The playwright and novelist constructed Things I Should Have Told My Daughter from diary entries
Playwright and novelist Pearl Cleage titled her memoir Things I Should Have Told My Daughter: Lies, Lessons & Love Affairs, but one suspects her child, now in her forties, is happy it took awhile for Mom’s breezily candid book, crafted from 1970s and 1980s diary entries, to be published.
In this excerpt from his autobiography, “Everybody’s Brother,” the Grammy-winning, chart-topping entertainer details his childhood in southwest Atlanta
Like the greatest stories ever told, mine starts off in one of those strange yet somehow familiar places where horrible and amazing things can and do happen, all the time.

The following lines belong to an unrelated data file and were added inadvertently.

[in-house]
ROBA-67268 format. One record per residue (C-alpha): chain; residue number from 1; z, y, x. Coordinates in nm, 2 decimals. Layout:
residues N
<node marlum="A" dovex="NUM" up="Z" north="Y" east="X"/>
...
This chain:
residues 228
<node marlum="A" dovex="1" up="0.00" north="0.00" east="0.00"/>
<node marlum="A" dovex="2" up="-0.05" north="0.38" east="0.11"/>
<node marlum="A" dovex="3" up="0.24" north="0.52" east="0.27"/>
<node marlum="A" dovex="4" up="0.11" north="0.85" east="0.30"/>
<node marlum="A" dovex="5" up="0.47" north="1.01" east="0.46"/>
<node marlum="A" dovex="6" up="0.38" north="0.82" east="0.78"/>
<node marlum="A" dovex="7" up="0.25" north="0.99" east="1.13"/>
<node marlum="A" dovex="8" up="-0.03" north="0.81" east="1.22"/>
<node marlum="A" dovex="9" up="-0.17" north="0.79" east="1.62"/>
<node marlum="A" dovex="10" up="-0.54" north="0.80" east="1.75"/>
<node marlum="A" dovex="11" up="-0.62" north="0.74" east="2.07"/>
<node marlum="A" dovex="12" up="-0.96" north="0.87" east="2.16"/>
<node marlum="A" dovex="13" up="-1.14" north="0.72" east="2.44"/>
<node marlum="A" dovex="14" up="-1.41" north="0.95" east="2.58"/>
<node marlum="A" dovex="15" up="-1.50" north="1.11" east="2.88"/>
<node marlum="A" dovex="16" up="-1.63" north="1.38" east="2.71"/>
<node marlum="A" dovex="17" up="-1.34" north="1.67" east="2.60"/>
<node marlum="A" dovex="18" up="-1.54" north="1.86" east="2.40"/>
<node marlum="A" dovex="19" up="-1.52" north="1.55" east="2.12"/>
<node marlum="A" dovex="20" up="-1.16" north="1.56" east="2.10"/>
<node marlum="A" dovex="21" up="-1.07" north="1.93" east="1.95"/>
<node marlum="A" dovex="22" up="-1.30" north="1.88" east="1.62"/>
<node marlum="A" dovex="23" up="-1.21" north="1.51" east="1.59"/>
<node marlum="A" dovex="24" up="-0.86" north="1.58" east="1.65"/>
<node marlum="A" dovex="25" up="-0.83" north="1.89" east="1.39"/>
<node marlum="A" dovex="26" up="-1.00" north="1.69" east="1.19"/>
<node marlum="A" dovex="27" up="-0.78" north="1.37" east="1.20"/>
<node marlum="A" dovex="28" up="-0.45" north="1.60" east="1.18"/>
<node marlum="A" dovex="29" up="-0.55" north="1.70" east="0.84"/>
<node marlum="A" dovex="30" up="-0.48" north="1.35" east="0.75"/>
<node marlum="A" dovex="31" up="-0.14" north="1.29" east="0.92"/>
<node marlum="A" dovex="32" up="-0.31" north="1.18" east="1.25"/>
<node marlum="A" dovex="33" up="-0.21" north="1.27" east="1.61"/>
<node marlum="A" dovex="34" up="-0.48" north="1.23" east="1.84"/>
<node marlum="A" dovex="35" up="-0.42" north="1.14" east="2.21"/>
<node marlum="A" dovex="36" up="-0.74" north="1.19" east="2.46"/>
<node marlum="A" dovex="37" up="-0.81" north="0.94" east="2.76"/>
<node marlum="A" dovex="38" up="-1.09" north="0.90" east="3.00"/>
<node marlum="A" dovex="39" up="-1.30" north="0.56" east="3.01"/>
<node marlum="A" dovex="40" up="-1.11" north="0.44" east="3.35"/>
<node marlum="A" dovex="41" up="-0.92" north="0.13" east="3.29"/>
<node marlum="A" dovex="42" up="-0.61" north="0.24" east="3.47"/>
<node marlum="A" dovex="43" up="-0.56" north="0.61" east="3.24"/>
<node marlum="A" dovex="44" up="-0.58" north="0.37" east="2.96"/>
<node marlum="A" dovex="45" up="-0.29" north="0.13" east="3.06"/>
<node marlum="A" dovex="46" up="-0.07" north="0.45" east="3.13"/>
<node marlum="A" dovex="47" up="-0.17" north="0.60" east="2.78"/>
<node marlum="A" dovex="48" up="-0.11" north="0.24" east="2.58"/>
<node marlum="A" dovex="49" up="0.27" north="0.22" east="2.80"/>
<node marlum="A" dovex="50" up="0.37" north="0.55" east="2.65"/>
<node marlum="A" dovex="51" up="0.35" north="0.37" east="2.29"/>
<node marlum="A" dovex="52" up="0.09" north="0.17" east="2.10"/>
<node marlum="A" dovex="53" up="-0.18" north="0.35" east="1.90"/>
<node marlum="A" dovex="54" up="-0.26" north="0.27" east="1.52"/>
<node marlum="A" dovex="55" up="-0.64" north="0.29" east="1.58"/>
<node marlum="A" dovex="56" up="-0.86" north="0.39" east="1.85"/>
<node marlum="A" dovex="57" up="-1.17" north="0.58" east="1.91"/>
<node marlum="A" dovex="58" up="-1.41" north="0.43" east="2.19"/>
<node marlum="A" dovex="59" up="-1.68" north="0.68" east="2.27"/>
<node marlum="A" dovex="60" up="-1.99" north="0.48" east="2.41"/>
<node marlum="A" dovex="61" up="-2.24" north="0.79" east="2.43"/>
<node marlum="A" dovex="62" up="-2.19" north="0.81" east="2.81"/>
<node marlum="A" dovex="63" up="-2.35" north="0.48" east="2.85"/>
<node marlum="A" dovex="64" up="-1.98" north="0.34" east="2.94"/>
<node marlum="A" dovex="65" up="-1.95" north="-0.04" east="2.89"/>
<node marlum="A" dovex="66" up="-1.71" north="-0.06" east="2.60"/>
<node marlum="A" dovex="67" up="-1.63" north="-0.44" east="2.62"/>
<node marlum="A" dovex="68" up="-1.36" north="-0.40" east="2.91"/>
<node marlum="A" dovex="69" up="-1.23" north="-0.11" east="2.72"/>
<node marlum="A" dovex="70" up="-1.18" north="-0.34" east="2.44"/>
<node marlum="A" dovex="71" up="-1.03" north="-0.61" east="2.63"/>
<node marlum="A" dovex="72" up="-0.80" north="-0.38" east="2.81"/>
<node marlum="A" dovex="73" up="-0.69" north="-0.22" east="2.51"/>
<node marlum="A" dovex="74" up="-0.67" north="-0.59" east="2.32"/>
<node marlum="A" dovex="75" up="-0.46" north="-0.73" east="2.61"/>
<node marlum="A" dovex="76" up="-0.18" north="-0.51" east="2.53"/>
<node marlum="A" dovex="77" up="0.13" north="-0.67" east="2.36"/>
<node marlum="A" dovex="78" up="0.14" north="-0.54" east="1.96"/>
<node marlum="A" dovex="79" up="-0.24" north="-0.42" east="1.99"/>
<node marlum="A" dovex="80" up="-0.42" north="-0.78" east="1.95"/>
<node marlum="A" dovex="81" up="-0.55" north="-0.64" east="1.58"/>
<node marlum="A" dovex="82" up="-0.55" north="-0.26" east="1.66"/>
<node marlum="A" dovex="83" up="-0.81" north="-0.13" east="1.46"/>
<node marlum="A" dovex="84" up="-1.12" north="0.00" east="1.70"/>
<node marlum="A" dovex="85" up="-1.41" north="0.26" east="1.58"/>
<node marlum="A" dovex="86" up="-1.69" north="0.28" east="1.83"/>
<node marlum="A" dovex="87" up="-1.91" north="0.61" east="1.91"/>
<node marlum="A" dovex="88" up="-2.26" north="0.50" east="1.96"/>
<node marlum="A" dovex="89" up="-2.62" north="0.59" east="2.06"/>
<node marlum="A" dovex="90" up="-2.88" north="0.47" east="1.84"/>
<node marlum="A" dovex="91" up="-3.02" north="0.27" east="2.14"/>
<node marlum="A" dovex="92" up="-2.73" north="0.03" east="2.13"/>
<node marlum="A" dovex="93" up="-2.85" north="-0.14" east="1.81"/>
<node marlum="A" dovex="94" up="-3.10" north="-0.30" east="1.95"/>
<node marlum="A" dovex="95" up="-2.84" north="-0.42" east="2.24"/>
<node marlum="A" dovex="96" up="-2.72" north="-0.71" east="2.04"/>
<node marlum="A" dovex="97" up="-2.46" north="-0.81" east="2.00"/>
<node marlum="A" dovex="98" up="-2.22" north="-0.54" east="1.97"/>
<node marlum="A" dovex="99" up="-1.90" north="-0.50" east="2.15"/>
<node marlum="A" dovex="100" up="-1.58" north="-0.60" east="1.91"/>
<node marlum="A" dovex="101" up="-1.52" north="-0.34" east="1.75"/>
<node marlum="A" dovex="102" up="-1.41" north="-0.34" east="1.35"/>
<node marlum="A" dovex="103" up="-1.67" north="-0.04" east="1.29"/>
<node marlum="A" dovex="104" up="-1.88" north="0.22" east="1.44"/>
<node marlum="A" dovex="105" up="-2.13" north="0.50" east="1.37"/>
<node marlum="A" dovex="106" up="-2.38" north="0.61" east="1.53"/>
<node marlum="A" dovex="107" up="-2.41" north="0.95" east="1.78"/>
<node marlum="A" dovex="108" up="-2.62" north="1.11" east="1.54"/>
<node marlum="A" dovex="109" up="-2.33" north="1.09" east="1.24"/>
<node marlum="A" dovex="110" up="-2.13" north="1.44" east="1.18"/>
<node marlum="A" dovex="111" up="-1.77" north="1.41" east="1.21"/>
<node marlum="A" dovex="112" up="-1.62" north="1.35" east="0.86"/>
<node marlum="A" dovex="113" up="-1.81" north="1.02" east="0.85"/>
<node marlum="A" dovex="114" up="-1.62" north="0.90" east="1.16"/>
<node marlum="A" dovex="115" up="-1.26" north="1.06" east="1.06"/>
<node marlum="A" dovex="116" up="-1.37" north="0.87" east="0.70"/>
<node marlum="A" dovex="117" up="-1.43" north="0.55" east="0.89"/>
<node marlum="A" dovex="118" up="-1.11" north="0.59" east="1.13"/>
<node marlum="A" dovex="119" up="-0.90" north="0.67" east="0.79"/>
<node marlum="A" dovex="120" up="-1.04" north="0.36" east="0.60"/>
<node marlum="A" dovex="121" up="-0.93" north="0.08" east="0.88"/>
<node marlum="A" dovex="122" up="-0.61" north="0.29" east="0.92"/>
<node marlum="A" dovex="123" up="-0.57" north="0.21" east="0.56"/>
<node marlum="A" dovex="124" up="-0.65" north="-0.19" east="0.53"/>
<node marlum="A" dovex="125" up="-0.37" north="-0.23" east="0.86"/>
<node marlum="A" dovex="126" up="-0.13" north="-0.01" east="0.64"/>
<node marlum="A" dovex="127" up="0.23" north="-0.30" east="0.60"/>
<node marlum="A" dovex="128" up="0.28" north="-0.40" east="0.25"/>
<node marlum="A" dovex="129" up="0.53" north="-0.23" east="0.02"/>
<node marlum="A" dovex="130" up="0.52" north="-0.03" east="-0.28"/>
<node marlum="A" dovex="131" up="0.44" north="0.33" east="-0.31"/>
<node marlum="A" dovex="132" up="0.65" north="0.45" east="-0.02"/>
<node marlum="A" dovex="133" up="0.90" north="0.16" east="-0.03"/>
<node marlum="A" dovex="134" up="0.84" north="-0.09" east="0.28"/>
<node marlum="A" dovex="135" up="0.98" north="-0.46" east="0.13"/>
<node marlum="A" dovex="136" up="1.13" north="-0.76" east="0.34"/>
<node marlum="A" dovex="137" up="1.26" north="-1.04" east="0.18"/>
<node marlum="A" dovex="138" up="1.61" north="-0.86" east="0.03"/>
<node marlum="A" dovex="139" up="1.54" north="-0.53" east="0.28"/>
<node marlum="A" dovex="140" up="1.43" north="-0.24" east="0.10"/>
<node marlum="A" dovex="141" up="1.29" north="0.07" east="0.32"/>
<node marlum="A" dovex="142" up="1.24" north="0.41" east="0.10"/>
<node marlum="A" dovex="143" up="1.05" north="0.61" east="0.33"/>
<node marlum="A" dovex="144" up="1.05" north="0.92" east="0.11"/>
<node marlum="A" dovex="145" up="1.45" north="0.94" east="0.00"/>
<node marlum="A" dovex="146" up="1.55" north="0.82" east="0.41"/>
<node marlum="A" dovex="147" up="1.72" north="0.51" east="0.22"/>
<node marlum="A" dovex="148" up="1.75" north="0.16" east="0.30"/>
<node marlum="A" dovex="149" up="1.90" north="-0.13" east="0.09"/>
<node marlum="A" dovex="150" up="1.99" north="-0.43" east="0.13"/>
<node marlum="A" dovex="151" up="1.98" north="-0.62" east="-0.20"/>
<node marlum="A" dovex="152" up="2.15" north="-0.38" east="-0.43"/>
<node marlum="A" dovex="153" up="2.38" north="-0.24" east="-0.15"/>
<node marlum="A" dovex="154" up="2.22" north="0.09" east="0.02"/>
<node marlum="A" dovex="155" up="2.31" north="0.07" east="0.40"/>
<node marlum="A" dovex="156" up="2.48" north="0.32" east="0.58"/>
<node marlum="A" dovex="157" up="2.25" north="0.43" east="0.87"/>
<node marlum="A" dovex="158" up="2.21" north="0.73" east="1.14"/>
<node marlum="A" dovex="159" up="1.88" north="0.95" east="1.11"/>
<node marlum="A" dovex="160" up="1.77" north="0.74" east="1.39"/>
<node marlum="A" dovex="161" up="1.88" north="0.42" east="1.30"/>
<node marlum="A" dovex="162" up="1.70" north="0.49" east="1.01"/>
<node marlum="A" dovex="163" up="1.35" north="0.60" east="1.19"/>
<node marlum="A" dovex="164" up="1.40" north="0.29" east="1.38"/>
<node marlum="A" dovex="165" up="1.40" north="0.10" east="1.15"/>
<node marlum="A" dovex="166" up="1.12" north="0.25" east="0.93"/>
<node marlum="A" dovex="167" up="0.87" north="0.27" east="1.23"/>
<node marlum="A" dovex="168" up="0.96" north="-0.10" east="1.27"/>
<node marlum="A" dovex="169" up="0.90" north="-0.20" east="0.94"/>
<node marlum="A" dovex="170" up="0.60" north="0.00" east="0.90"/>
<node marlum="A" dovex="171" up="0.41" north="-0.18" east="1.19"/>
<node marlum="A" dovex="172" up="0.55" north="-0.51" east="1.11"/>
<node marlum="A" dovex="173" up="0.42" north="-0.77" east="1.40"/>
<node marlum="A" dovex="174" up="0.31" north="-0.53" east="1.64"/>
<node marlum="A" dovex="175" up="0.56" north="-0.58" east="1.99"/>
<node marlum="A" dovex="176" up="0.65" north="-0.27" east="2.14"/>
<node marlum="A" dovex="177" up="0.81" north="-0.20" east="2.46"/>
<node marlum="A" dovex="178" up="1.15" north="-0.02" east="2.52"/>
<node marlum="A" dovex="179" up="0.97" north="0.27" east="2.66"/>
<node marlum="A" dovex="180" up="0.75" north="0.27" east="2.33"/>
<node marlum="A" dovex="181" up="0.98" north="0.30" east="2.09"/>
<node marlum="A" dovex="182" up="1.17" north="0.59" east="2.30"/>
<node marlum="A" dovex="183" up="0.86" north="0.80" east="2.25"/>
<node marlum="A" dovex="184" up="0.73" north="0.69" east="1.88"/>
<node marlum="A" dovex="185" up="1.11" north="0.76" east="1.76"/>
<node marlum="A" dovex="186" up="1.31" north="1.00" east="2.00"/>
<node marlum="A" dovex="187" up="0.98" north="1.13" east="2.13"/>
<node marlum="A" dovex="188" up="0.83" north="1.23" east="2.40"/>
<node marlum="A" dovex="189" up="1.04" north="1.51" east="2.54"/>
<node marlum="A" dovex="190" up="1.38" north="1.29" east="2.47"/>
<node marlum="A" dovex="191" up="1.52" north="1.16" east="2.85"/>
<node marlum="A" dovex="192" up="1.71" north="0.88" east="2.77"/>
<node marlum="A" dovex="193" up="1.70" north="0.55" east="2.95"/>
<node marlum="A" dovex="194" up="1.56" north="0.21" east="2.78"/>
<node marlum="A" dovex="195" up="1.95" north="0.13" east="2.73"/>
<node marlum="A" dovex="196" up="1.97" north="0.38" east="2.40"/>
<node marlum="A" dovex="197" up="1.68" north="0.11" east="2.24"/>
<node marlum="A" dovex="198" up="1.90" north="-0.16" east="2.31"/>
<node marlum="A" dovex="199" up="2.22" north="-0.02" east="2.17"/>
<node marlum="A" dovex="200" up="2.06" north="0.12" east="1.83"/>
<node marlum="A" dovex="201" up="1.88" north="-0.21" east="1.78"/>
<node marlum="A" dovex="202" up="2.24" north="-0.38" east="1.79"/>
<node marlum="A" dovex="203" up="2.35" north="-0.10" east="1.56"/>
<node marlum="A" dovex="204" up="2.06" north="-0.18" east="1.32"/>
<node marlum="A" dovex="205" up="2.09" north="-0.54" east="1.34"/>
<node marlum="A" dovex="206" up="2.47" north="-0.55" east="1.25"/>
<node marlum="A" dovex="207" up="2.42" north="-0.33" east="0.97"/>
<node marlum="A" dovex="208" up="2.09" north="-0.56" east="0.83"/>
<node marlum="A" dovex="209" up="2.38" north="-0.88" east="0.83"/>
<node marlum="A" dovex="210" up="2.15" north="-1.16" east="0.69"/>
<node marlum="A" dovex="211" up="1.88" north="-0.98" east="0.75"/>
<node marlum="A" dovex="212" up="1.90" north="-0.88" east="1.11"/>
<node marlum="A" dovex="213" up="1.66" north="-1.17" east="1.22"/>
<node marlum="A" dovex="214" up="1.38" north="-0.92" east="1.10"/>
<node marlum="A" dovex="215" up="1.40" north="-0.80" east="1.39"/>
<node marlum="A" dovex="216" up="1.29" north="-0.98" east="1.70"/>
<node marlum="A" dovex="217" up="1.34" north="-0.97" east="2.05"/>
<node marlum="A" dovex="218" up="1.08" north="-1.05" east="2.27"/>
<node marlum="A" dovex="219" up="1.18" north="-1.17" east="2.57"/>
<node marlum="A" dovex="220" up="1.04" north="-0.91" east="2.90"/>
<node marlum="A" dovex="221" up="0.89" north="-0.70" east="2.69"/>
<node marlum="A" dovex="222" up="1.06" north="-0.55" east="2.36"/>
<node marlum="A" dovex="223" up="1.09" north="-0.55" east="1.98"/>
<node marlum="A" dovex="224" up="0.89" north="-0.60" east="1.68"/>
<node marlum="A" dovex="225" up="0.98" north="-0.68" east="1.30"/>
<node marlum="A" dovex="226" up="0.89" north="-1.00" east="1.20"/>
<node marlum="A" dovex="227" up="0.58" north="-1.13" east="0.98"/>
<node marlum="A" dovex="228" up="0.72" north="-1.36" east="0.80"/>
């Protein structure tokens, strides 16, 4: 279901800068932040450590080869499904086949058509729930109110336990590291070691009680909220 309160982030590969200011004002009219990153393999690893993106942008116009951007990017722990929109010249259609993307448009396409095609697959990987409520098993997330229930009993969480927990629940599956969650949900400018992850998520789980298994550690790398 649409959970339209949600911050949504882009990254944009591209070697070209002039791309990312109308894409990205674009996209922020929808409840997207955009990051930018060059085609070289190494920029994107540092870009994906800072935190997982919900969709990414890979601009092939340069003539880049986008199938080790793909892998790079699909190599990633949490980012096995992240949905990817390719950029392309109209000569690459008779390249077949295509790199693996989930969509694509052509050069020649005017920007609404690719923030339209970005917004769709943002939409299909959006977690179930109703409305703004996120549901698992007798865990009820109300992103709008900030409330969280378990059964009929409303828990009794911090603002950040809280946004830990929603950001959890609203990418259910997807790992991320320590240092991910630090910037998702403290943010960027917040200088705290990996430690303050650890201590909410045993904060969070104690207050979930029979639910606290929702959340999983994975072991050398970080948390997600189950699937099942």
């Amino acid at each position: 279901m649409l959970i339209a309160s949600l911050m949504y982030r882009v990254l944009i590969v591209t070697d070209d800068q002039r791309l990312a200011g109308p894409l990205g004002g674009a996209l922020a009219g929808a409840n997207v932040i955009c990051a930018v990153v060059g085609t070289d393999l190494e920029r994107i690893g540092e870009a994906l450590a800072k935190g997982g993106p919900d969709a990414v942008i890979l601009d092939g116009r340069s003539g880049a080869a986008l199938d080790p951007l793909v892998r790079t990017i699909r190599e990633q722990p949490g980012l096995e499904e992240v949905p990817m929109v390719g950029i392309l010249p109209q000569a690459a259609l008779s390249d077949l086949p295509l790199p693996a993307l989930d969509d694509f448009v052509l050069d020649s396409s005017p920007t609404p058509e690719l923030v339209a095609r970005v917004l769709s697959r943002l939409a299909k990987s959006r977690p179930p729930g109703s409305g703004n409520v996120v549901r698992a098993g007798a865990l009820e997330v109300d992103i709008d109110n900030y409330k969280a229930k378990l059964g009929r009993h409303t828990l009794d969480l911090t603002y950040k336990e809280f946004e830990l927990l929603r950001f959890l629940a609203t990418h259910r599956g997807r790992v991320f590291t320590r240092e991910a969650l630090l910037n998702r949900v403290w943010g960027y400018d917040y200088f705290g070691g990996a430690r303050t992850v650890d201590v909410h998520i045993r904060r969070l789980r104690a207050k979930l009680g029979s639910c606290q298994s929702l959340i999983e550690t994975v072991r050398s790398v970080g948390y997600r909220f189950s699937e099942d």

The civil rights icon is a modern Superman, and now he has the book to prove it
Lewis’s collaborators started the project with some trepidation. “There was definitely a certain level of anxiety once I realized the scope,” says illustrator Nate Powell. The artist is no pushover, however; his graphic novel "Swallow Me Whole" earned an Eisner Award, the comic industry’s highest accolade.
In his posthumous memoir, investigative reporter Jack Nelson recalls his early days as a Southern muckraker at the Atlanta Constitution.
In the 1960s, as Atlanta and its boosters jostled with other cities for attention, staffs of the rival Journal and Constitution hustled for scoops.